A Q&A with Farm Business Planning Co-Manager Alex Fouliard Alex Fouliard is MFT’s Farm Business…
Hannah Chamberlain is one of MFT’s land stewards, and monitors farm easements in Lincoln, Kennebec, Franklin, Sagadahadoc, Androscoggin, Cumberland, Oxford and York counties
A Maine Farmland Trust land steward spends a lot of time in the outdoors: making annual visits to all our protected farms, updating baseline reports of the farms, and meeting with landowners to discuss upcoming projects. What do we rely on for a safe and successful field visit? Here’s what can be found in my summer field kit (and yes, I am certainly looking forward to the return of the field season!)
1) Property Files
A great property file starts with our coworkers in the Farmland Protection department. They create a baseline report for each farm, a snapshot of the farm and its essential characteristics at the time of protection. Land stewards add to the file each year with annual monitoring reports. Those reports are our method of recording how the farms evolves and changes each year. These files come with us on monitoring visits as important reference tools.
We’ve assimilated this ubiquitous item into our toolkit and boy, it makes things easy! We collect GPS data of each field visit using an app. Later, that data can then be easily be made into a map of the visit back at the office. A photo app allows us to add a compass bearing, caption, and other details to a geotagged photo. In addition to these high-tech uses, it’s good to be able to call a coworker if questions arise and of course, take selfies with cute barnyard animals.
We use compasses to navigate along boundary lines, locate building envelopes, and to recreate photos if needed. The compass shown here has a baseplate for navigation. We also frequently use a sighting compass for recording photo bearings.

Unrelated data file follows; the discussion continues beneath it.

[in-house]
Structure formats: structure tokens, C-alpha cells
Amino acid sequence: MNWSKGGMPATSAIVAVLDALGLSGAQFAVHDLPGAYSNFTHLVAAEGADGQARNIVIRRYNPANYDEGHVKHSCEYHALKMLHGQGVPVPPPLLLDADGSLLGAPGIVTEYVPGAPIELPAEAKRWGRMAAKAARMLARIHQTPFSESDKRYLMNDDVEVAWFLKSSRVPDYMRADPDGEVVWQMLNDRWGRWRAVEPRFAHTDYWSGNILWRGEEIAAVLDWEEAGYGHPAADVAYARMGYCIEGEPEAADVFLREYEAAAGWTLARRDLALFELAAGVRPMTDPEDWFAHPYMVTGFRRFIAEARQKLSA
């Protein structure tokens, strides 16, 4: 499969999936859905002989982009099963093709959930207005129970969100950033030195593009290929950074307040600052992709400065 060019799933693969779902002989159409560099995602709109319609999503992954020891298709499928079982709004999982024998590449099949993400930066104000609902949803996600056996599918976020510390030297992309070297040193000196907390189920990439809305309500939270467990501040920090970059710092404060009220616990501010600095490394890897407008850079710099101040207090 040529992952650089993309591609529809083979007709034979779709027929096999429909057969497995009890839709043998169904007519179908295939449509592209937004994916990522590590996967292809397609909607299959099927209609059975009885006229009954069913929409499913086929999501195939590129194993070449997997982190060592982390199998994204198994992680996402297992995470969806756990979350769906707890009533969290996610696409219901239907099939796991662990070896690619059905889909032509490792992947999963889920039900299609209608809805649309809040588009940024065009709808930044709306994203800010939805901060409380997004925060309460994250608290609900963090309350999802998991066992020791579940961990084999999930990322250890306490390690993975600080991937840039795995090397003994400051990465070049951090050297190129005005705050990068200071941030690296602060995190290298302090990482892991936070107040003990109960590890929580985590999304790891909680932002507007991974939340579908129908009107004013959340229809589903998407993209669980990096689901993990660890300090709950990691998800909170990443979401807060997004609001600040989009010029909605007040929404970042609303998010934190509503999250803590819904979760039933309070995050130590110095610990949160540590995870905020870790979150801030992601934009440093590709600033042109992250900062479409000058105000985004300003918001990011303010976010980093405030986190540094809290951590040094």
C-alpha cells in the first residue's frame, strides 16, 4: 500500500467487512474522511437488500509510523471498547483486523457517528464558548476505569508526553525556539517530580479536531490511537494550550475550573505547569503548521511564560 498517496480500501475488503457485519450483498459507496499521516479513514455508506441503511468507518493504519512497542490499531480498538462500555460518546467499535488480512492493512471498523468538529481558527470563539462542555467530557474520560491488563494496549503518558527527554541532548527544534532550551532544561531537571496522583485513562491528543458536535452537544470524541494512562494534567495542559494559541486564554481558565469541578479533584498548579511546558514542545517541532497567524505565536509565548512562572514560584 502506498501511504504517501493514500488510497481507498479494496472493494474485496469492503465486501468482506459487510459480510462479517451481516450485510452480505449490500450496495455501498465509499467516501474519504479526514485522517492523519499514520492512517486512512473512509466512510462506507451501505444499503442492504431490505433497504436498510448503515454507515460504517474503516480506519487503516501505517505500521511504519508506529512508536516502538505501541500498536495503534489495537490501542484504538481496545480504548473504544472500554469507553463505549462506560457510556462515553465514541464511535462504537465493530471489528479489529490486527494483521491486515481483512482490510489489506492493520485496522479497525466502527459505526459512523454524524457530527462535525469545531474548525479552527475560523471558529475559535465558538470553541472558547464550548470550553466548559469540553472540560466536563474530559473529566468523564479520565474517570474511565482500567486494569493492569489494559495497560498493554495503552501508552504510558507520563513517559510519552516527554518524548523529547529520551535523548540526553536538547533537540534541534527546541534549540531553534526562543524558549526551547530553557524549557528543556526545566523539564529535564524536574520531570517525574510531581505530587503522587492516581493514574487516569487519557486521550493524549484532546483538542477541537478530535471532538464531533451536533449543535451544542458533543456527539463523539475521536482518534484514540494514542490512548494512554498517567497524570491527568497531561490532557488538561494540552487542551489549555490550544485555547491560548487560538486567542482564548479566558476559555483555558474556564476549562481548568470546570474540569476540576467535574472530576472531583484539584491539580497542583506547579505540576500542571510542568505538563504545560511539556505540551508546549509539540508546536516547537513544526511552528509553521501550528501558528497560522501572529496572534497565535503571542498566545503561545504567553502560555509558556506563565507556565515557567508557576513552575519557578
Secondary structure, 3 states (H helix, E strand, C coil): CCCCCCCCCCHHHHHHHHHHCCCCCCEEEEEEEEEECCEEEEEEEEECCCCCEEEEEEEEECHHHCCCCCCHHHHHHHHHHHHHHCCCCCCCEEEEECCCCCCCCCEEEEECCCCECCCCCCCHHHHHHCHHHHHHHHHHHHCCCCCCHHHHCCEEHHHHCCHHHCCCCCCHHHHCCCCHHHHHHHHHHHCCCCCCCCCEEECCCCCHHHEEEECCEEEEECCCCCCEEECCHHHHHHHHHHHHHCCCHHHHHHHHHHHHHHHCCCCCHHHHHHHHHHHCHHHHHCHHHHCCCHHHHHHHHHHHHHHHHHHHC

The smartphone can’t do it all! Sometimes it’s better to write notes in a good old-fashioned notebook. I usually write up a plan for my visit, and I’ll scribble down notes while I’m walking or while talking to a landowner.
5) Sunscreen and First Aid
It’s always good to be prepared. Walking around active farm infrastructure, through rolling fields or in remote woodlands, you never know when you might need a patch-up. And while I’d love to stand in the shade with the livestock, that just isn’t a land steward’s job! Sunscreen is critical for a long field day in the hot sun. Not pictured: tall socks, and light-colored pants, and bug spray. We take protecting against ticks seriously!
6) Orange Field Vest
The pockets are great for stashing all my other gear, and the color keeps me safe during hunting season. At other times of the year, I like that it makes me stand out – if you see me around, come say hi!
“Dress for success” doesn’t have quite the same meaning on a farm as it has in an office. Cow pats, wetlands, tall grass – we walk through it all. A good pair of boots is of utmost importance if you want to have a comfortable field day.
I hope you’ve enjoyed this peek into the world of a land steward. If you want to learn more about the process of protecting farms, check out our Stewardship section. See you out in the field!